Comparing Deck Wood ChoicesPosted: April 1, 2017
Generally speaking, when you compare common decking materials there are three choices: Cedar, pressure-treated wood and composite decking. Neither one is a bad choice. They vary in looks, durability and cost -- each with its own advantages and disadvantages. Below, we’ll talk about all three, and which one will best suit your needs.
Cedar is a popular choice because it is a less expensive alternative to redwood, while still being highly rot and moisture resistant. When weathered, cedar takes on a silvery gray appearance and easily accepts stains. Generally, most professionals figure a lifespan of 15 to 20 years for cedar decking. Cedar is a relatively soft wood, so consideration should be taken if used on stairs or areas where furniture and other objects will be dragged around constantly. Cost-wise, cedar is slightly more expensive than pressure-treated wood, but less expensive than composite. Of the three, it is the most natural choice, which means that it smells good and has natural, authentic warmth that composites cannot replicate.
Pressure-treated decking is arguably the most popular choice in modern decks. Of the three, it is the least expensive, though structurally the strongest. Most treated lumber is made from fir and pine. The chemical treatment that the wood receives makes it weather and insect resistant, in addition to long-lasting. At the very least, pressure-treated lumber is especially well-suited for the structural portions of decks, such as the joists, posts or beams. In fact, many composite decks use pressure-treated lumber for their support systems. Treated lumber is widely available, making it an accessible choice. On the downside, treated lumber has an unnatural color, and by definition, contains chemical preservatives. Some less expensive treated wood often contains a lot of moisture and is known to warp and twist as it dries. This can have a huge effect on the look of your deck as time goes by.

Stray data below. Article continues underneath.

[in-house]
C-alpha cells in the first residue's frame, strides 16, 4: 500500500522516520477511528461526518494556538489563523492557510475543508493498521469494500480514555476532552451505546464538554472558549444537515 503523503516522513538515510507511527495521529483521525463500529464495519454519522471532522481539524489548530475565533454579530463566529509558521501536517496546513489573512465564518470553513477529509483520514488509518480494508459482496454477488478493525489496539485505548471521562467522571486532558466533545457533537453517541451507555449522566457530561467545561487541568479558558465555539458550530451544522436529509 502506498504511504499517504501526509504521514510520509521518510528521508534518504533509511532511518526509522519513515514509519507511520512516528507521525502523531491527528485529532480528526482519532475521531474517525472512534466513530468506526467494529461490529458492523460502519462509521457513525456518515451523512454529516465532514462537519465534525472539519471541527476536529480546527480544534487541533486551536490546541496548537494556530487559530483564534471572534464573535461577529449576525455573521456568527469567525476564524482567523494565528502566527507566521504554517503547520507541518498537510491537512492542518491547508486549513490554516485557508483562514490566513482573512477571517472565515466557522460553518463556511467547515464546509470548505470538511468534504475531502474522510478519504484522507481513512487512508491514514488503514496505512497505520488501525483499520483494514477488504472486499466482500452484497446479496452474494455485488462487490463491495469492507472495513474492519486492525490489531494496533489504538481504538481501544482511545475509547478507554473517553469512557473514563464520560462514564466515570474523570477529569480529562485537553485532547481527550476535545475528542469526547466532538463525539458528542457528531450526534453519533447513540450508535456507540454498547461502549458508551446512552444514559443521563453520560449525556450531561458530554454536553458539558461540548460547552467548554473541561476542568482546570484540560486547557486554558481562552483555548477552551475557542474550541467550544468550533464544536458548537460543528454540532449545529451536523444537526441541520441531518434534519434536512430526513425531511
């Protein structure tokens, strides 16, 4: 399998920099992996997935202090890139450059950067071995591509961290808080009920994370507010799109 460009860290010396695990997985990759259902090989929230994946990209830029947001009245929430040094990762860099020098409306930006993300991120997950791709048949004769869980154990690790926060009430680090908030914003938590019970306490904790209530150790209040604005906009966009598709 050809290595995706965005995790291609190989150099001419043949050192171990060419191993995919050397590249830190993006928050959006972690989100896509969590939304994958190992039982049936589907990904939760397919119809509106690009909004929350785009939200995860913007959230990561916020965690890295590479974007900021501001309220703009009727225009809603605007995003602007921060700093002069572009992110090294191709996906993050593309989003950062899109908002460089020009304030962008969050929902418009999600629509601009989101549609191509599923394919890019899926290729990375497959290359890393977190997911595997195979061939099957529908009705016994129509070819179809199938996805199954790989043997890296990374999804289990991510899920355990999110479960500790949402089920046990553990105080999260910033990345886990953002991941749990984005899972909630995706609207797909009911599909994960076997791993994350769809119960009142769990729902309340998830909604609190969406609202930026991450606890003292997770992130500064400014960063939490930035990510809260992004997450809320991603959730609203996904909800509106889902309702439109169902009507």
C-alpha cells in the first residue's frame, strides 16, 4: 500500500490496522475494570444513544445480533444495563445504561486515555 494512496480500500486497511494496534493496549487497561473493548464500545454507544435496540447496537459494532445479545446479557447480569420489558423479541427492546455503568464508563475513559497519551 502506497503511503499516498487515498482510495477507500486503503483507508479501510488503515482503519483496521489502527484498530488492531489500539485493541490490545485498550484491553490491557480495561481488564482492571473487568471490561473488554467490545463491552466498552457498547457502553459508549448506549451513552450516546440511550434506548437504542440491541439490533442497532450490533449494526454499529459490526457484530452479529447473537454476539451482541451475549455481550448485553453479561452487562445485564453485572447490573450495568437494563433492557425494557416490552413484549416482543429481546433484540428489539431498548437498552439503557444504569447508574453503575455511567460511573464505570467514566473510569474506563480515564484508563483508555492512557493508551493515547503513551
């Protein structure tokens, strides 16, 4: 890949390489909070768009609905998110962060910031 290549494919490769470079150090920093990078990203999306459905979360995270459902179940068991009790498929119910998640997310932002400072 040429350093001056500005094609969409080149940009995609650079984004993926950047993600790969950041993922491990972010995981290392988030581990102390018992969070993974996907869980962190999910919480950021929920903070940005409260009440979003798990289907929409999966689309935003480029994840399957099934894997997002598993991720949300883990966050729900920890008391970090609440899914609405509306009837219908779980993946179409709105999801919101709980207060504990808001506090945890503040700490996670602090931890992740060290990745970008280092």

Composite lumber is the true maintenance-free option. It is weather resistant, lightweight and will never need to be sealed. Though it is not a natural material like wood, it is still a “green” choice, since it is often manufactured from recycled plastics, sawdust and wood chips. Once installed, you can rest assured that it won’t rot or twist like wood. Composite lumber is very easy to clean and keep that way. Plus, it’s available in an ever-increasing variety of colors and textures, which come close to simulating the look of real wood. Some drawbacks are that composite decking can be quite expensive --though when tempered with the fact that zero maintenance is required in the future, the added expense becomes more reasonable. Composite materials require more substructure compared to wood, and can sag without proper support. Some brands are cheaper than others and it shows. For example, some are slippery and the appearance is more noticeably artificial.